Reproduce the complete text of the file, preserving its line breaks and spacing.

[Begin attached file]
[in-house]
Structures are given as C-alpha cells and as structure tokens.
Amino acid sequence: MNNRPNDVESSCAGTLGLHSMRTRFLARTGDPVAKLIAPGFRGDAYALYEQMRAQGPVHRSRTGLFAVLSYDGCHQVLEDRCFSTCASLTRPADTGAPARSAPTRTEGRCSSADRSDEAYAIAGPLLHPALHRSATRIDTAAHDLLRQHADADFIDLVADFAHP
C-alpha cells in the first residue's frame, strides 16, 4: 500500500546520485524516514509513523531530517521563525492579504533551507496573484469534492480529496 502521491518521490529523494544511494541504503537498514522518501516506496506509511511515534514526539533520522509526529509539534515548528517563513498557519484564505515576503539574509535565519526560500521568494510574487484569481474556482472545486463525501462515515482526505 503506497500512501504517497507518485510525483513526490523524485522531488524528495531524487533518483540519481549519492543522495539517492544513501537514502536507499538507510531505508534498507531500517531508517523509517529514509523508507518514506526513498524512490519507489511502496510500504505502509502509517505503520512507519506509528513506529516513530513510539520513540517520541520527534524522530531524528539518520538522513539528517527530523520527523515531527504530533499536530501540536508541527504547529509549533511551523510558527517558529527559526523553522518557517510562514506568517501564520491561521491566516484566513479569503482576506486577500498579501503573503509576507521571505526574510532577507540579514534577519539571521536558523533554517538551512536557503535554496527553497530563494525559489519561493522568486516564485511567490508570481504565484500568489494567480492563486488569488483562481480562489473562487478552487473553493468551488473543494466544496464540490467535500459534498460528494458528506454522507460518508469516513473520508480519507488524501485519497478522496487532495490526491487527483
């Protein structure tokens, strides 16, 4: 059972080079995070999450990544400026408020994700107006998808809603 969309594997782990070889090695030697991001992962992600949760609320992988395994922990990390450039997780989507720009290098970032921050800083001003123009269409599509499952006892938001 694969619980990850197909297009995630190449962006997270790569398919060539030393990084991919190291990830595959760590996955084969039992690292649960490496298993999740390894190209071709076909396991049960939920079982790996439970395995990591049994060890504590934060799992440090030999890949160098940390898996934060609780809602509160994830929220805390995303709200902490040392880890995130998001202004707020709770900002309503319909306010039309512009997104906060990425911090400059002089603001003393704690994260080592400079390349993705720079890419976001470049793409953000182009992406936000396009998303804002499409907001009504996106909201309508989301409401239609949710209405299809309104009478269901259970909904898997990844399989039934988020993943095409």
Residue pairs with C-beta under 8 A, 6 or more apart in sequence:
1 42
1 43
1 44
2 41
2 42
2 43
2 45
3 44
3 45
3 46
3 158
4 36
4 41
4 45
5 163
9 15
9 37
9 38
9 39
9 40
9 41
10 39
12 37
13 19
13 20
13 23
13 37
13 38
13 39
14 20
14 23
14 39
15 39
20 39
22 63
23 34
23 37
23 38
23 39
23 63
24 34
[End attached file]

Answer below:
[in-house]
Structures are given as C-alpha cells and as structure tokens.
Amino acid sequence: MNNRPNDVESSCAGTLGLHSMRTRFLARTGDPVAKLIAPGFRGDAYALYEQMRAQGPVHRSRTGLFAVLSYDGCHQVLEDRCFSTCASLTRPADTGAPARSAPTRTEGRCSSADRSDEAYAIAGPLLHPALHRSATRIDTAAHDLLRQHADADFIDLVADFAHP
C-alpha cells in the first residue's frame, strides 16, 4: 500500500546520485524516514509513523531530517521563525492579504533551507496573484469534492480529496 502521491518521490529523494544511494541504503537498514522518501516506496506509511511515534514526539533520522509526529509539534515548528517563513498557519484564505515576503539574509535565519526560500521568494510574487484569481474556482472545486463525501462515515482526505 503506497500512501504517497507518485510525483513526490523524485522531488524528495531524487533518483540519481549519492543522495539517492544513501537514502536507499538507510531505508534498507531500517531508517523509517529514509523508507518514506526513498524512490519507489511502496510500504505502509502509517505503520512507519506509528513506529516513530513510539520513540517520541520527534524522530531524528539518520538522513539528517527530523520527523515531527504530533499536530501540536508541527504547529509549533511551523510558527517558529527559526523553522518557517510562514506568517501564520491561521491566516484566513479569503482576506486577500498579501503573503509576507521571505526574510532577507540579514534577519539571521536558523533554517538551512536557503535554496527553497530563494525559489519561493522568486516564485511567490508570481504565484500568489494567480492563486488569488483562481480562489473562487478552487473553493468551488473543494466544496464540490467535500459534498460528494458528506454522507460518508469516513473520508480519507488524501485519497478522496487532495490526491487527483
């Protein structure tokens, strides 16, 4: 059972080079995070999450990544400026408020994700107006998808809603 969309594997782990070889090695030697991001992962992600949760609320992988395994922990990390450039997780989507720009290098970032921050800083001003123009269409599509499952006892938001 694969619980990850197909297009995630190449962006997270790569398919060539030393990084991919190291990830595959760590996955084969039992690292649960490496298993999740390894190209071709076909396991049960939920079982790996439970395995990591049994060890504590934060799992440090030999890949160098940390898996934060609780809602509160994830929220805390995303709200902490040392880890995130998001202004707020709770900002309503319909306010039309512009997104906060990425911090400059002089603001003393704690994260080592400079390349993705720079890419976001470049793409953000182009992406936000396009998303804002499409907001009504996106909201309508989301409401239609949710209405299809309104009478269901259970909904898997990844399989039934988020993943095409």
Residue pairs with C-beta under 8 A, 6 or more apart in sequence:
1 42
1 43
1 44
2 41
2 42
2 43
2 45
3 44
3 45
3 46
3 158
4 36
4 41
4 45
5 163
9 15
9 37
9 38
9 39
9 40
9 41
10 39
12 37
13 19
13 20
13 23
13 37
13 38
13 39
14 20
14 23
14 39
15 39
20 39
22 63
23 34
23 37
23 38
23 39
23 63
24 34